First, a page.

I don’t know about you, but it’s been on my mind to learn how to do more things for about …. oh…. maybe decades. At least since I lived here in this tumbledown farm in 1976. Well, actually, I did learn plenty of things back then, but as you can see, home maintenance was evidently not one of them (you can read more here). Anyway, here I am, some 40 odd years later still wishing I was more “handy.” Turns out, lots of others I know are in the same boat, so if I’m also talkin’ to you, then come along with me on a How To Do Things adventure!
How to do Things Thursdays launches this Thursday, March 1st. Every week or so, I’ll share my trials and tribulations (and yours) en route to becoming a “handy gal.” Guest posts are welcome and, as you can see, we have a textbook!
Almost exactly 100 years ago, Farm Journal magazine published this fab “compendium of new and practical farm and household devices, helps, hints, recipes, formulas and useful information” culled from their monthly magazines. Turns out this wonderful book still contains some quite useful advice for getting by in life. While some of the info is dated, like how to hitch your telephone to the fence or controlling vegetable pests with toxic poisons, (and yes, it’s rather sexist) … there are some real make-do gems here. Cheese-making, a hot air fruit dryer, games, a hinged garden veg trellis and you know you need this watch compass:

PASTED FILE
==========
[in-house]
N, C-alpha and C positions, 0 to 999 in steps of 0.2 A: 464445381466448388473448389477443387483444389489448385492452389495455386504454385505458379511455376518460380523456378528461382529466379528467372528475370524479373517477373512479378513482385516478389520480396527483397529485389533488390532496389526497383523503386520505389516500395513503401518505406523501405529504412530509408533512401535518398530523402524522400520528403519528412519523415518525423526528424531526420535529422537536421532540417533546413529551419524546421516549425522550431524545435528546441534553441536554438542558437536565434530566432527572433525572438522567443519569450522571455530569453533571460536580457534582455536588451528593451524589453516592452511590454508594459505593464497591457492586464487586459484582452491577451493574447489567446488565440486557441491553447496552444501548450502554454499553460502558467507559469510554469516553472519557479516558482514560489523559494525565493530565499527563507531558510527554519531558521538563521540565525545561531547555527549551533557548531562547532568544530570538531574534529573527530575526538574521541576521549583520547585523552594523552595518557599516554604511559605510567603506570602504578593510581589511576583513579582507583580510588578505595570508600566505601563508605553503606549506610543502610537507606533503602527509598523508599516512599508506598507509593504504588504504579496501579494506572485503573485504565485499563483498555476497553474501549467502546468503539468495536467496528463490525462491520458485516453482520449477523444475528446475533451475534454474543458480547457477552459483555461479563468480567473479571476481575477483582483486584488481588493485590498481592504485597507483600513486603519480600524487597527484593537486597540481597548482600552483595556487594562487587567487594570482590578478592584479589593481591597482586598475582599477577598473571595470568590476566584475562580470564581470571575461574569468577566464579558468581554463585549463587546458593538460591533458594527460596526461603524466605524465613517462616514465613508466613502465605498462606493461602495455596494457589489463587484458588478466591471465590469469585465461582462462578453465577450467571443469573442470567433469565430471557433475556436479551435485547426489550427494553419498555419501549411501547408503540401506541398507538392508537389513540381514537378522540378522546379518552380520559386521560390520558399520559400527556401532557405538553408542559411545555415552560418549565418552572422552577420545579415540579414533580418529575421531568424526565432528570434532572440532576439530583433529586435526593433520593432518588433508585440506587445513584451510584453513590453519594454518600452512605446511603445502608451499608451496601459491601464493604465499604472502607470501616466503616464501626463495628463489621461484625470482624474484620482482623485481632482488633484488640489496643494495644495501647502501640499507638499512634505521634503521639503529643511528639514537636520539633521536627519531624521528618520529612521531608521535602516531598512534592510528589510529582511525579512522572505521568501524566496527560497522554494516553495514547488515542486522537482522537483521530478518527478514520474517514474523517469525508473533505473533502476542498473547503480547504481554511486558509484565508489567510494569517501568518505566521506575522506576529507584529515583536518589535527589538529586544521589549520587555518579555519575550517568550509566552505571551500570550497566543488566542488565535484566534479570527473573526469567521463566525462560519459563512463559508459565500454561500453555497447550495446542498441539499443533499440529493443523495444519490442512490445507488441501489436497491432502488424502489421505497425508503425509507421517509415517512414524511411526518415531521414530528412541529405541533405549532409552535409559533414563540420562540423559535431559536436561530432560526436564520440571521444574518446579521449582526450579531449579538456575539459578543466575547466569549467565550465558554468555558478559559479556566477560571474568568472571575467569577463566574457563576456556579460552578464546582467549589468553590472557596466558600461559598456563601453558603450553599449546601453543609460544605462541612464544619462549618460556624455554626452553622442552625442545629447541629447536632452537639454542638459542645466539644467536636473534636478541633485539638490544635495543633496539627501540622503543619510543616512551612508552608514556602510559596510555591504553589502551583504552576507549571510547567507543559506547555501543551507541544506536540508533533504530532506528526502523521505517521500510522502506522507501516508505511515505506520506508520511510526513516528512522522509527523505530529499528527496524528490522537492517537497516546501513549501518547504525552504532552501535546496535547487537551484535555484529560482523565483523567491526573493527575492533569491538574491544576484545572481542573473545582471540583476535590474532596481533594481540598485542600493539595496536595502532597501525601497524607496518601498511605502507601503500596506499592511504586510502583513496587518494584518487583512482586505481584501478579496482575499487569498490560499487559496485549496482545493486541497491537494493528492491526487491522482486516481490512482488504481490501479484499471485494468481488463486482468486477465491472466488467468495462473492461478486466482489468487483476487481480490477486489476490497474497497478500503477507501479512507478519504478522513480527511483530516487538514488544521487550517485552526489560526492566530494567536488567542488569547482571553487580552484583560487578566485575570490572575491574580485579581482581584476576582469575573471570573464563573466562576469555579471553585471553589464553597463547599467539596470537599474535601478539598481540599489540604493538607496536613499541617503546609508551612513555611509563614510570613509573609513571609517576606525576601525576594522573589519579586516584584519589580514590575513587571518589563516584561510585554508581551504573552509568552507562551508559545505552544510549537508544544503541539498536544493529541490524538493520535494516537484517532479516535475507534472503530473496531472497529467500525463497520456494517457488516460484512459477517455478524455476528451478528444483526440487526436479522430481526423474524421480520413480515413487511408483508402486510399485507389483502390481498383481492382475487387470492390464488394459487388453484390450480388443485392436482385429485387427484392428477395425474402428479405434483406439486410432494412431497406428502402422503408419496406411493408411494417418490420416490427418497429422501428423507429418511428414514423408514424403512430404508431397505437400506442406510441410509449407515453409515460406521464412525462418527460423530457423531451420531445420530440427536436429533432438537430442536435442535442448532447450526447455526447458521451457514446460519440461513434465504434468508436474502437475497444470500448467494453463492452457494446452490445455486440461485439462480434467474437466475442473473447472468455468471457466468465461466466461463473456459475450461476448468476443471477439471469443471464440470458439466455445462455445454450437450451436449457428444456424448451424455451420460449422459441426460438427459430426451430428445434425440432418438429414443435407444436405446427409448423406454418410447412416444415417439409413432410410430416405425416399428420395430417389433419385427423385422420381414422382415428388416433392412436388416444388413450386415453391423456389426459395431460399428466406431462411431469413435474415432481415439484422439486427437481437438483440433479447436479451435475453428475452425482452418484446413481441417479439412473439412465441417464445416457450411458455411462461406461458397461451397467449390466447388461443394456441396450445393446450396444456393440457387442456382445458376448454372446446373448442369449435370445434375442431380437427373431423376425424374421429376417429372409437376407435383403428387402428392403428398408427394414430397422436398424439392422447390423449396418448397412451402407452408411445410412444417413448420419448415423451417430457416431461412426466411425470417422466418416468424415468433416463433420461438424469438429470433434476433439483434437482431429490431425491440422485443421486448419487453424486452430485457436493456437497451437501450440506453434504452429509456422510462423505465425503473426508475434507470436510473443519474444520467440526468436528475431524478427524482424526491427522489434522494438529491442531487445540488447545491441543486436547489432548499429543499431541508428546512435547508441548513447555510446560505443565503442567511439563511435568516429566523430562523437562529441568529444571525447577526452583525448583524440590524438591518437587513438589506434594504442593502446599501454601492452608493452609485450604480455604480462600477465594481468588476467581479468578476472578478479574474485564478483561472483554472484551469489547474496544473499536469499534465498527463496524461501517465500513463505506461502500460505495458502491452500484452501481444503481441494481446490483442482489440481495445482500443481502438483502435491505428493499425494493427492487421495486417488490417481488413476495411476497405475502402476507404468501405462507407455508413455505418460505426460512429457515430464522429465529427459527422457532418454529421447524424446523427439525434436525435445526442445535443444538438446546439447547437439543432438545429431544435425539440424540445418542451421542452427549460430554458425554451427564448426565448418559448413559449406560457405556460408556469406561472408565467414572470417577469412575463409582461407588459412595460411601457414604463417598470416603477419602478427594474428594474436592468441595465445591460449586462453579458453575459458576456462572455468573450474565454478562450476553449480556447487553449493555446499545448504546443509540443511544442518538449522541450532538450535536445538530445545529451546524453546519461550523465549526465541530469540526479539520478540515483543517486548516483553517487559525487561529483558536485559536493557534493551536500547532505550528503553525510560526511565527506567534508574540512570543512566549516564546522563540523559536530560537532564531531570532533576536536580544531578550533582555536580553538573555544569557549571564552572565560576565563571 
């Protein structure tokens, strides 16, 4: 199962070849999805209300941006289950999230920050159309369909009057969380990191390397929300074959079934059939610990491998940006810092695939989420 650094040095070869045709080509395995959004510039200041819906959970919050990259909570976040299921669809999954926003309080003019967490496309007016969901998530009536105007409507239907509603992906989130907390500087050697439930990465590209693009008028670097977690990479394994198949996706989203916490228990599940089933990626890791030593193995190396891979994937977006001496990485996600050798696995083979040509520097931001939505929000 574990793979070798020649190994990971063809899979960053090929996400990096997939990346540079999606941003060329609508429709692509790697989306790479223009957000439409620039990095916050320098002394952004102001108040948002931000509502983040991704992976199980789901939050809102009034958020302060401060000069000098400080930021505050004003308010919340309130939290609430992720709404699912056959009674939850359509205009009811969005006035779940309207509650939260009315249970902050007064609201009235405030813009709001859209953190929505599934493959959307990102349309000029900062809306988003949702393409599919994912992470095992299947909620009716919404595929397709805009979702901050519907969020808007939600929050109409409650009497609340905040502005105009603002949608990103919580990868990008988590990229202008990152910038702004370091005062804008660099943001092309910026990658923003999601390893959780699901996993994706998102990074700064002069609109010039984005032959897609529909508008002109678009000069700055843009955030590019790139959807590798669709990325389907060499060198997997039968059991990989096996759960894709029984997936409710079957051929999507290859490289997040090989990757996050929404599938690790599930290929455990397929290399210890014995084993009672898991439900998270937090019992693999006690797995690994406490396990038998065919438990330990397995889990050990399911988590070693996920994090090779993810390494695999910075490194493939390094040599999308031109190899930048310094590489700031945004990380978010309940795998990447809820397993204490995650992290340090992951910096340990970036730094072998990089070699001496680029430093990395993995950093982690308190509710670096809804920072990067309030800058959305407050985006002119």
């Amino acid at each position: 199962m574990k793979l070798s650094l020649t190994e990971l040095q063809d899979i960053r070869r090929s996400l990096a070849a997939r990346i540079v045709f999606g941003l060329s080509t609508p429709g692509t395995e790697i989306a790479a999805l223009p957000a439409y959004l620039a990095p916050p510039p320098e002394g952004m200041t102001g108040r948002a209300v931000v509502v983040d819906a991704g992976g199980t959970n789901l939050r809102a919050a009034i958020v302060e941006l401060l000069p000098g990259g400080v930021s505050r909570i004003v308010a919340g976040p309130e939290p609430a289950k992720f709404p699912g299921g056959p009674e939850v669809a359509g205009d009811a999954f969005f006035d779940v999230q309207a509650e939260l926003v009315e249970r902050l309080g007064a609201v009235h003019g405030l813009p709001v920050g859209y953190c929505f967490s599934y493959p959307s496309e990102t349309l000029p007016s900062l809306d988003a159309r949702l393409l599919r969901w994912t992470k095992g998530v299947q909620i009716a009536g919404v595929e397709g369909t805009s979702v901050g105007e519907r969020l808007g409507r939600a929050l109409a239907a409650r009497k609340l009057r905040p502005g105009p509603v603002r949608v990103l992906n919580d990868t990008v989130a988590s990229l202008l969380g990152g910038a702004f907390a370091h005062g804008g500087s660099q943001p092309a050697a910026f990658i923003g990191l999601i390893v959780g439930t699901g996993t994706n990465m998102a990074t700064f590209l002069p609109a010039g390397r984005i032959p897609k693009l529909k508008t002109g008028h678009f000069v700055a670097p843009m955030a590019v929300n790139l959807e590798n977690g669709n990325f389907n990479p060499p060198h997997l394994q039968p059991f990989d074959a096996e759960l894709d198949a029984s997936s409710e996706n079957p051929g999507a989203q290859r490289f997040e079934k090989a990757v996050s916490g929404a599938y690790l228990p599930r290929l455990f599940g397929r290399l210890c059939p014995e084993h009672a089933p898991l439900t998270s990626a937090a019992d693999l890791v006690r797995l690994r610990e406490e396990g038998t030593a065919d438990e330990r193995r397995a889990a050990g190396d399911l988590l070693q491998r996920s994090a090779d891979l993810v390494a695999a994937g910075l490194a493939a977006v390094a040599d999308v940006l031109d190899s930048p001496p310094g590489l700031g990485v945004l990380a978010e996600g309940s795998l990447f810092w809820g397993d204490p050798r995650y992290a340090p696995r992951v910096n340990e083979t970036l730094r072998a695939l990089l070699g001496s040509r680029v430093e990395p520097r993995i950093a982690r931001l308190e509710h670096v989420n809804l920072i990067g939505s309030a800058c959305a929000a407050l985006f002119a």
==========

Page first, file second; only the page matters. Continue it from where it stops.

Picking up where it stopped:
Farm Journal magazine has been around since 1877, born of a need to share “common sense information to farmers and their wives.” The early issues included up-to-date information on agriculture and rural politics as well as household hints, recipes and advice on raising kids on the farm.
Fast forward to 1919. As the How to do Things book went to press, America found itself smack-dab in the middle of a full out and rather messy country life movement. It’s my favorite period of history, the first two decades of the 20th century. Agrarian politics aside, Americans threw off their collective corsets and plunged into an era of transformation that makes my head spin. Child labor protection, agricultural extension and land grant universities, farmers moving to cities, city folk buying farms, the simplified spelling movement, a bohemian passion for vegan and raw foods. And the arts, oh my! The horrors of WWI united us for a spell, but the corset-flinging would pick up where it left off well into the 20s.
And as it turns out, things haven’t changed so much in the last 100 years. We Americans are still flinging all manner of stuff, and common sense farm & home skills never go out of style.
So open your How to do Things textbook, a vintage farm magazine or find a do-things mentor and let’s get some order into our tumble-down lives.
We’ll see where this goes, and if you’d like to share a How to do Things tip for kitchen, garden or home, leave a comment below or contact me about including your project with photos in a guest post.